Kobritz: Predictions of doom over the creation of super teams in the NBA is much ado about nothing
Beyond the Lines
The predictions of doom over the creation of super teams in the NBA is much ado about nothing. The wailing comes from people who aren’t old enough to remember the league’s early days or those who haven’t checked the history books.
Super teams have been the norm in the NBA since the league was created in 1949 by merging two existing leagues. The Minneapolis Lakers, who moved to Los Angeles in 1960, proceeded to win five of the first NBA Championships.
Next up were the Boston Celtics, who won an astounding 11 titles between 1957 and 1969. The next decade was the only one in league history that smacked of parity. Eight teams won titles in the 70s, including the Celtics twice. The relocated Lakers dominated the 80s, the Michael Jordan-led Chicago Bulls the 90s, and the Lakers and San Antonio Spurs won three championships each in the 2000s.
The Golden State Warriors have won three of the last four titles, all played against LeBron James and the Cleveland Cavaliers. The difference between today’s super teams and those of yore is that league executives used to construct teams, where now the players determine where they play.
Basketball is more prone to dominant teams than other sports because the best players have more influence on the outcome of games. NFL teams play 11 per side and in baseball the best player on a team is only one hitter out of nine. Even in hockey, which most closely resembles the NBA in the number of players per side, 6 to 5, the best players are on the ice for only one-third of the game, whereas NBA players can be on the court for 70-80 percent of the contest.
The key question isn’t whether only a few NBA teams have a chance to win championships, but whether that hurts the league. The answer is clearly no. The league has never been more popular. Revenue has doubled in a mere five years. Why? As ESPN has tried to convince us since it was founded almost 40 years ago, sports is first and foremost about entertainment, and no league does it better than the NBA. People pay money for tickets or watch from afar to be entertained.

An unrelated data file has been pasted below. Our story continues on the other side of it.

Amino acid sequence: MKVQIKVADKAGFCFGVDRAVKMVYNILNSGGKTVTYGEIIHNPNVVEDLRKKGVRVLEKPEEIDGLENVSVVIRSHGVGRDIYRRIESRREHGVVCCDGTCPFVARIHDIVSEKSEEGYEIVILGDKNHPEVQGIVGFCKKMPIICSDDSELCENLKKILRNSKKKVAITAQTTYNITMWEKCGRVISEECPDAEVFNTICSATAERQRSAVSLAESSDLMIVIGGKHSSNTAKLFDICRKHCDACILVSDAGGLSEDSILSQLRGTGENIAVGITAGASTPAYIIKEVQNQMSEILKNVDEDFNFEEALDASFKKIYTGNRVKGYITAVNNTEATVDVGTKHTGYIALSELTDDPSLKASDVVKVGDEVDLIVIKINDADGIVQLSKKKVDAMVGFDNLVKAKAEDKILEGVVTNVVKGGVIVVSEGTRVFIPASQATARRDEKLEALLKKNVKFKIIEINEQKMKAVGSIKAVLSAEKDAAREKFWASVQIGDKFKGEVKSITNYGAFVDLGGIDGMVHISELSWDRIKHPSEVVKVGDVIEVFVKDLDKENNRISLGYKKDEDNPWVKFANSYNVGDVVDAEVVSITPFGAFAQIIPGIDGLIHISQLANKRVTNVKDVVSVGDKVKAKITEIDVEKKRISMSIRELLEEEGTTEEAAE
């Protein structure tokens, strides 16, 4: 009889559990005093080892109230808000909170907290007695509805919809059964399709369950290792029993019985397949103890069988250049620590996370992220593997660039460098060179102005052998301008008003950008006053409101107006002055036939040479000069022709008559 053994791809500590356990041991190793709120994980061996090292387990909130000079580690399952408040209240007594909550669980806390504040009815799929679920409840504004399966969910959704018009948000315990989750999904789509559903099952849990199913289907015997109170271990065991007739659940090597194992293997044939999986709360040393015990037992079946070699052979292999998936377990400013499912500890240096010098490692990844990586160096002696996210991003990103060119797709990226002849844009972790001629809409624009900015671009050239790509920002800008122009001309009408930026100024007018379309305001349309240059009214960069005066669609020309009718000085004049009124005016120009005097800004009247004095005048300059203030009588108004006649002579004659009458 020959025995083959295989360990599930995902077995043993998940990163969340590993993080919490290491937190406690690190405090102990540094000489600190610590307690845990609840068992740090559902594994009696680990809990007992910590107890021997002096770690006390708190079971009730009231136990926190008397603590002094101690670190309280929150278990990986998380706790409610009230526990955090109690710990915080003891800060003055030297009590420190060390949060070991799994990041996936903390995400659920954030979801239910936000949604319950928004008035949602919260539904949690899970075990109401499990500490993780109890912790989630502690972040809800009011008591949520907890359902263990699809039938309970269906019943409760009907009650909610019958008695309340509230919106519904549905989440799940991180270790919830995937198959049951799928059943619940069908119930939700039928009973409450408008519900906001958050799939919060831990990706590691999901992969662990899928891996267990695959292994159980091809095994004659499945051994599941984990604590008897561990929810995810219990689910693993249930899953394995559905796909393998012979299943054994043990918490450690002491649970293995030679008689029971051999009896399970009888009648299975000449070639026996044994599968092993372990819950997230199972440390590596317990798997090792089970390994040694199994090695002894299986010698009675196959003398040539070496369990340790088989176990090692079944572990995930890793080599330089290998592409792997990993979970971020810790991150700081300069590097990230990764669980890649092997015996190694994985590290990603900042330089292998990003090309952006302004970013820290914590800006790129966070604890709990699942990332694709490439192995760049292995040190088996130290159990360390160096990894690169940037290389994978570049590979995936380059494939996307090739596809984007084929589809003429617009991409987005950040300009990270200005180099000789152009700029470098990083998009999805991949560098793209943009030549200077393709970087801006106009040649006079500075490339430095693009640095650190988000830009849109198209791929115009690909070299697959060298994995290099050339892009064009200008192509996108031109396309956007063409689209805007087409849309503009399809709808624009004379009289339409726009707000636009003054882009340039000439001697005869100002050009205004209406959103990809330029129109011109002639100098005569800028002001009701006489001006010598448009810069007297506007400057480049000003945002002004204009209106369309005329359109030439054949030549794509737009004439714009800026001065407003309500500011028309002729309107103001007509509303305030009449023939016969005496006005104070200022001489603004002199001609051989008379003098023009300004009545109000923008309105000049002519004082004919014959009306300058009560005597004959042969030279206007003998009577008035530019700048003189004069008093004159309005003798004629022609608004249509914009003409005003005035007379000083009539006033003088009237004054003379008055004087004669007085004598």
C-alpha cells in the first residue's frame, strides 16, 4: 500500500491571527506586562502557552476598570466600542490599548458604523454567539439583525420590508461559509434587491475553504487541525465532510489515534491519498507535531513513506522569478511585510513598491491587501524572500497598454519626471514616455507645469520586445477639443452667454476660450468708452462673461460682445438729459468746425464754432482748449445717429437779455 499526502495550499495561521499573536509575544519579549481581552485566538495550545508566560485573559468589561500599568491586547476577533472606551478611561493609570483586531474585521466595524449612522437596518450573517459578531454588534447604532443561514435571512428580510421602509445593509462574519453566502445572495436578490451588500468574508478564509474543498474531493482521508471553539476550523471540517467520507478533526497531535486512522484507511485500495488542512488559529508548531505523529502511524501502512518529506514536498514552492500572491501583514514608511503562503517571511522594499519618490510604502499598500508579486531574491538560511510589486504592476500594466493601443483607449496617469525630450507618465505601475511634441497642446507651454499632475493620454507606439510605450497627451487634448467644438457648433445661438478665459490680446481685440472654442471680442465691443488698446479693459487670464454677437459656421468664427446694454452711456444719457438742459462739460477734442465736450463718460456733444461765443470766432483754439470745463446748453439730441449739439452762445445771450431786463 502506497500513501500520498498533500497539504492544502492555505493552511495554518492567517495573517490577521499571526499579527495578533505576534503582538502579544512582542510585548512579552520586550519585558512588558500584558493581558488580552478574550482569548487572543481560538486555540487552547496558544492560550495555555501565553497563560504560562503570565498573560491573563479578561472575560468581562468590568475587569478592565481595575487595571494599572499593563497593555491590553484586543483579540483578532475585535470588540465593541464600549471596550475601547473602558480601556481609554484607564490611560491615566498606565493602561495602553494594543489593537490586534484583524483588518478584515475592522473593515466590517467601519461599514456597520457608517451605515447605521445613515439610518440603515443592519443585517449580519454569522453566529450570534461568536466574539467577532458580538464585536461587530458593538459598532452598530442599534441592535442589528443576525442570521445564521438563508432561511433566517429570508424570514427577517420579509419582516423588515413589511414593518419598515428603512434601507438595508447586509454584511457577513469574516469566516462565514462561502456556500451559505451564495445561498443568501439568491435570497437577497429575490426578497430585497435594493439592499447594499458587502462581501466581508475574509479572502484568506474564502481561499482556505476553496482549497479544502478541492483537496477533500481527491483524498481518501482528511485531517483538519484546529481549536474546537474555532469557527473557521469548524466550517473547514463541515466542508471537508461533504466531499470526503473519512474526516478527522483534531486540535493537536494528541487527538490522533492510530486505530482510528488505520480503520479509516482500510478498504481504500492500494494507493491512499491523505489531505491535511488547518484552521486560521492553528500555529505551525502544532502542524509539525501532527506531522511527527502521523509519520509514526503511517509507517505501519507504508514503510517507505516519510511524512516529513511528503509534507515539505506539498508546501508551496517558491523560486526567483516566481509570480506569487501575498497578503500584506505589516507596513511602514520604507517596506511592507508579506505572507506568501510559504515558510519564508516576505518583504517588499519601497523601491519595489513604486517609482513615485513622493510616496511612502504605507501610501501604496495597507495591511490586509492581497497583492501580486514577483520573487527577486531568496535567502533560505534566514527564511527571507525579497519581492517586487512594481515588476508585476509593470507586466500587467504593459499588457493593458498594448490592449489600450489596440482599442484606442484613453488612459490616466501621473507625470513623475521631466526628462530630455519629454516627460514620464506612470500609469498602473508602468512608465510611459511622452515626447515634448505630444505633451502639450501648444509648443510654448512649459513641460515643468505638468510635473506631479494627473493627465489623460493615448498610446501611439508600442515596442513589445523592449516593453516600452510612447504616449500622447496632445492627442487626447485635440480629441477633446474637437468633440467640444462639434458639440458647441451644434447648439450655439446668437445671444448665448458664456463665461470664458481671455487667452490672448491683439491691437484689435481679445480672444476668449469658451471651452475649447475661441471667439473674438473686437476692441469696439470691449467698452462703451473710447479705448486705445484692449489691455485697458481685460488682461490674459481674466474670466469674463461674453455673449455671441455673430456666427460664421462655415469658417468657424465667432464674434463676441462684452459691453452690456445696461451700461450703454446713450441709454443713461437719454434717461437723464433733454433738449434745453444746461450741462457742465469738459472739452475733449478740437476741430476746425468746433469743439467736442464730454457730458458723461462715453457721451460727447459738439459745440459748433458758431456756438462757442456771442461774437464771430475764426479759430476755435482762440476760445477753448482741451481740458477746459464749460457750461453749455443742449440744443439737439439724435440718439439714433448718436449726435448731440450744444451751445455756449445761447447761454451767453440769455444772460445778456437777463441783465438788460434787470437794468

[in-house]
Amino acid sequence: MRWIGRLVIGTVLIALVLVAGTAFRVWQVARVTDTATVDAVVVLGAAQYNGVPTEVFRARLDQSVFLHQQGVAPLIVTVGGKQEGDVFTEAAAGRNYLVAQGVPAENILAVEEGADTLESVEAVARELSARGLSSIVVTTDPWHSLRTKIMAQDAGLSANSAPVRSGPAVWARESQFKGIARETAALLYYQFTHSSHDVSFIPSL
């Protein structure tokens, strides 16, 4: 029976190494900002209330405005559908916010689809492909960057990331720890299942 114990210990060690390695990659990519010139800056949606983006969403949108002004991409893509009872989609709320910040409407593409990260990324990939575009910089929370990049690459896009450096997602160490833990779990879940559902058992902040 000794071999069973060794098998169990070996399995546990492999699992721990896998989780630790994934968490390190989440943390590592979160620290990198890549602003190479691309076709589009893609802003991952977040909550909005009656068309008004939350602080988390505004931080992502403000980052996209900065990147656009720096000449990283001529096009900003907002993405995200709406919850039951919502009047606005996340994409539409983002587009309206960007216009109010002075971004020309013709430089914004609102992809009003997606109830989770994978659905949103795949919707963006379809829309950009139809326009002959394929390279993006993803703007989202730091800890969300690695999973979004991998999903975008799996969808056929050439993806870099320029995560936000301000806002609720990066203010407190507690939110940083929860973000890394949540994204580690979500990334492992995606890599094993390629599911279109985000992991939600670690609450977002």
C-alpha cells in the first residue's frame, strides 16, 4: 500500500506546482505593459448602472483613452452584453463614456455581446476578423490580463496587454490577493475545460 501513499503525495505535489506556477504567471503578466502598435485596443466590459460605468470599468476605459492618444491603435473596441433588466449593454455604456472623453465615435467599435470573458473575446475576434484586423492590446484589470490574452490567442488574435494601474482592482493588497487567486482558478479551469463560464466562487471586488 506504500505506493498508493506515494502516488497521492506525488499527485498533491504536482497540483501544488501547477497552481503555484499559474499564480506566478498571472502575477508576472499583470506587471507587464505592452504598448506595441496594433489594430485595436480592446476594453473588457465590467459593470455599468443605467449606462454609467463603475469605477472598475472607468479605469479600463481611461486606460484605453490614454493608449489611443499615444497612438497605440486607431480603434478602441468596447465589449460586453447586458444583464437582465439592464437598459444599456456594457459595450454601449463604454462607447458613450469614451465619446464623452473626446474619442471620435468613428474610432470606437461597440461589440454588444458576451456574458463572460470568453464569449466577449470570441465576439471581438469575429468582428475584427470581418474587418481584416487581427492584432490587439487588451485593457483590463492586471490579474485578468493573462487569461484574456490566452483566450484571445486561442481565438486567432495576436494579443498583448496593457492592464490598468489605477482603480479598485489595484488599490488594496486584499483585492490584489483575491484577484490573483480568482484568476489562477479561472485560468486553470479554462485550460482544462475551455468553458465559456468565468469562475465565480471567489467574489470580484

Instead of thinking of the NBA as a sport, think of it as you would a concert. The band Phish plays dozens of sold-out concerts a year all around the country. The songs are the same, yet the audience — many of whom follow the band from city to city, year after year — never tires of hearing them. Unlike a sporting event where the outcome is uncertain, fans attending a concert know the script and the outcome — songs and words — in advance, yet they keep coming back. They come for the entertainment, which is why the NBA — with its super teams — is so popular.
While some people lament the lack of competition for titles, NBA owners and players, who receive 50 percent of league revenues, are laughing all the way to the bank.
Jordan Kobritz is a former attorney, CPA, Minor League Baseball team owner and current investor in MiLB teams. He is a professor in and chair of the Sport Management Department at SUNY Cortland and maintains the blog, sportsbeyondthelines.com. The opinions in this column are the author’s. Kobritz can be reached at firstname.lastname@example.org.